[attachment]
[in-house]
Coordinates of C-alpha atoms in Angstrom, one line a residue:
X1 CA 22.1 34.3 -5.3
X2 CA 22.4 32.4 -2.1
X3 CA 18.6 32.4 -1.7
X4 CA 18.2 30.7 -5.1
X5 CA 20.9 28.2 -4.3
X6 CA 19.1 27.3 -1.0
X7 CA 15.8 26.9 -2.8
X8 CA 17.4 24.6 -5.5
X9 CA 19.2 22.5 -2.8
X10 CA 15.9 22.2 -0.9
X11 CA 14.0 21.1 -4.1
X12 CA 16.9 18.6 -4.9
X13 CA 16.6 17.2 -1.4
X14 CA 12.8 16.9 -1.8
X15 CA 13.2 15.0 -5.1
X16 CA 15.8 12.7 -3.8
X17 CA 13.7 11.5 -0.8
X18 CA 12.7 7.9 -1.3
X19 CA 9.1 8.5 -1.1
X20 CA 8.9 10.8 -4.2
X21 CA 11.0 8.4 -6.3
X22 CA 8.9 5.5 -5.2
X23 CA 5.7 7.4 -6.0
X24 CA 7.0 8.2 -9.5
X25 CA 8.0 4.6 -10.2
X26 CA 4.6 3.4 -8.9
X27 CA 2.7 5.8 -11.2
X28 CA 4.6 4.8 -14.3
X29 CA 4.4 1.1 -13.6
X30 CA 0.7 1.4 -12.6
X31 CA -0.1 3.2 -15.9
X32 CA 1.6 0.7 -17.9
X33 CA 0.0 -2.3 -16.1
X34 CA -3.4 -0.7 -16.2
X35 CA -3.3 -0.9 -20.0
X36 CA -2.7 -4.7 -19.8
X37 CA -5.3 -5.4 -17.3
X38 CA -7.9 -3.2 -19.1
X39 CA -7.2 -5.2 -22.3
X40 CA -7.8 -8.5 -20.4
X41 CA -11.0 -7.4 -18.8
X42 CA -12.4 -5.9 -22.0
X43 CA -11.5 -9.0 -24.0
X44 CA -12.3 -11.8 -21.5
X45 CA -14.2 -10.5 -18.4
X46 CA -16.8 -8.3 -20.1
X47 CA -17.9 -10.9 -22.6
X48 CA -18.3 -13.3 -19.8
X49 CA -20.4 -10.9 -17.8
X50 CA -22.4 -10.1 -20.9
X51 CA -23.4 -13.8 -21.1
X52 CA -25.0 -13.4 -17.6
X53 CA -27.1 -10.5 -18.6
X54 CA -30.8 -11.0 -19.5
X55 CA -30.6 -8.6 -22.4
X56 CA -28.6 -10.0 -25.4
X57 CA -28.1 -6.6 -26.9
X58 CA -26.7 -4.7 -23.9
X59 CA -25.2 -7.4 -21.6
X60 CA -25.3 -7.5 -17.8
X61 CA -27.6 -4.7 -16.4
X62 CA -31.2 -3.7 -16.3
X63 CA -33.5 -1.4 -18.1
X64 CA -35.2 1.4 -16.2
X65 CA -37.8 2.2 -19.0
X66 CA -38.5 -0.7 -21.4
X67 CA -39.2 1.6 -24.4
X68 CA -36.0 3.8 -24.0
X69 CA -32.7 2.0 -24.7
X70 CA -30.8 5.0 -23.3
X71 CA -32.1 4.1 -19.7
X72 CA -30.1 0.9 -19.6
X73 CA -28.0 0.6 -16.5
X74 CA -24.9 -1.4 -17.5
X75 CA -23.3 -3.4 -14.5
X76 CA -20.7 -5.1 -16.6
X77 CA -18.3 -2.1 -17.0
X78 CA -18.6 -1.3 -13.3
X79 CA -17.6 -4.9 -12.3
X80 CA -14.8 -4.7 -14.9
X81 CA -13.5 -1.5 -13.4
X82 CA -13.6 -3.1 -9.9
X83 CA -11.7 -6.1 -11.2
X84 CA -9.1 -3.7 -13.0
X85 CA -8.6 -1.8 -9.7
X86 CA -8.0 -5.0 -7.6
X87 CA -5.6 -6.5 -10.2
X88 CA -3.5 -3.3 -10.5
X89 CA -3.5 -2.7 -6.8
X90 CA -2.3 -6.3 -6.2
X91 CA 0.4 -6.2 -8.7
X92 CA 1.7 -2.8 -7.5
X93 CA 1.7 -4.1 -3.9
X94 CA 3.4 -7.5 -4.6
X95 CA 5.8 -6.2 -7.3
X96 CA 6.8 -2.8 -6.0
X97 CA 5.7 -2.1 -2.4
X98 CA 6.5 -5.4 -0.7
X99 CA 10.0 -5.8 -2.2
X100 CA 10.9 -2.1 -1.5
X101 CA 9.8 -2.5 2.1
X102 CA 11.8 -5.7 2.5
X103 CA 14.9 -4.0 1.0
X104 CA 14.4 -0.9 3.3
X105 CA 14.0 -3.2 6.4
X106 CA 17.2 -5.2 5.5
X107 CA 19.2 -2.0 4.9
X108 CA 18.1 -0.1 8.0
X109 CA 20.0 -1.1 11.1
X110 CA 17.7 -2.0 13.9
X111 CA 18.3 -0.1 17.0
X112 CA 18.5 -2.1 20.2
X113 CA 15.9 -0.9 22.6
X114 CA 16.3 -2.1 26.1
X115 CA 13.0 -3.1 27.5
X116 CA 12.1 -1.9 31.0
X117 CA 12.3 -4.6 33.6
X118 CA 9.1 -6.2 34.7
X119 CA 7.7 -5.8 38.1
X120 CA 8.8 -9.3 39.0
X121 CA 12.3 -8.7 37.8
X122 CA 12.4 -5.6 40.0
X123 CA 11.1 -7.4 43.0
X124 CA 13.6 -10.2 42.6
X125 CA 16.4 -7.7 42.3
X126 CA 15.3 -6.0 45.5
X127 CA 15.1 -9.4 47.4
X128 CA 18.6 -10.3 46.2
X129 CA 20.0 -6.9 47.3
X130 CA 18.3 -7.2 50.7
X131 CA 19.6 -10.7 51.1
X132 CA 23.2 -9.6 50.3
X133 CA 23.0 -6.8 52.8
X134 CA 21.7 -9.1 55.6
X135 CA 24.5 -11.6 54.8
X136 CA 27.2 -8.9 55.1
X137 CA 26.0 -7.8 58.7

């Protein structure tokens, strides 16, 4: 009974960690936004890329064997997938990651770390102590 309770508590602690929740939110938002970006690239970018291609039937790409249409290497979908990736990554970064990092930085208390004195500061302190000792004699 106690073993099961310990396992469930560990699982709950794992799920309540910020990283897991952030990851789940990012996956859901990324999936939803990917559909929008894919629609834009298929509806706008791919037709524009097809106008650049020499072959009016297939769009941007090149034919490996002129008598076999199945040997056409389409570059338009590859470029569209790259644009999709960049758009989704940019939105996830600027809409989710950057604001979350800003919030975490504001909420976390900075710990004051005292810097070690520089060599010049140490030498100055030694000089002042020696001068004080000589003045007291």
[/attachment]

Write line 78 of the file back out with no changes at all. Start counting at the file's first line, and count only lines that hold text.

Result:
X76 CA -20.7 -5.1 -16.6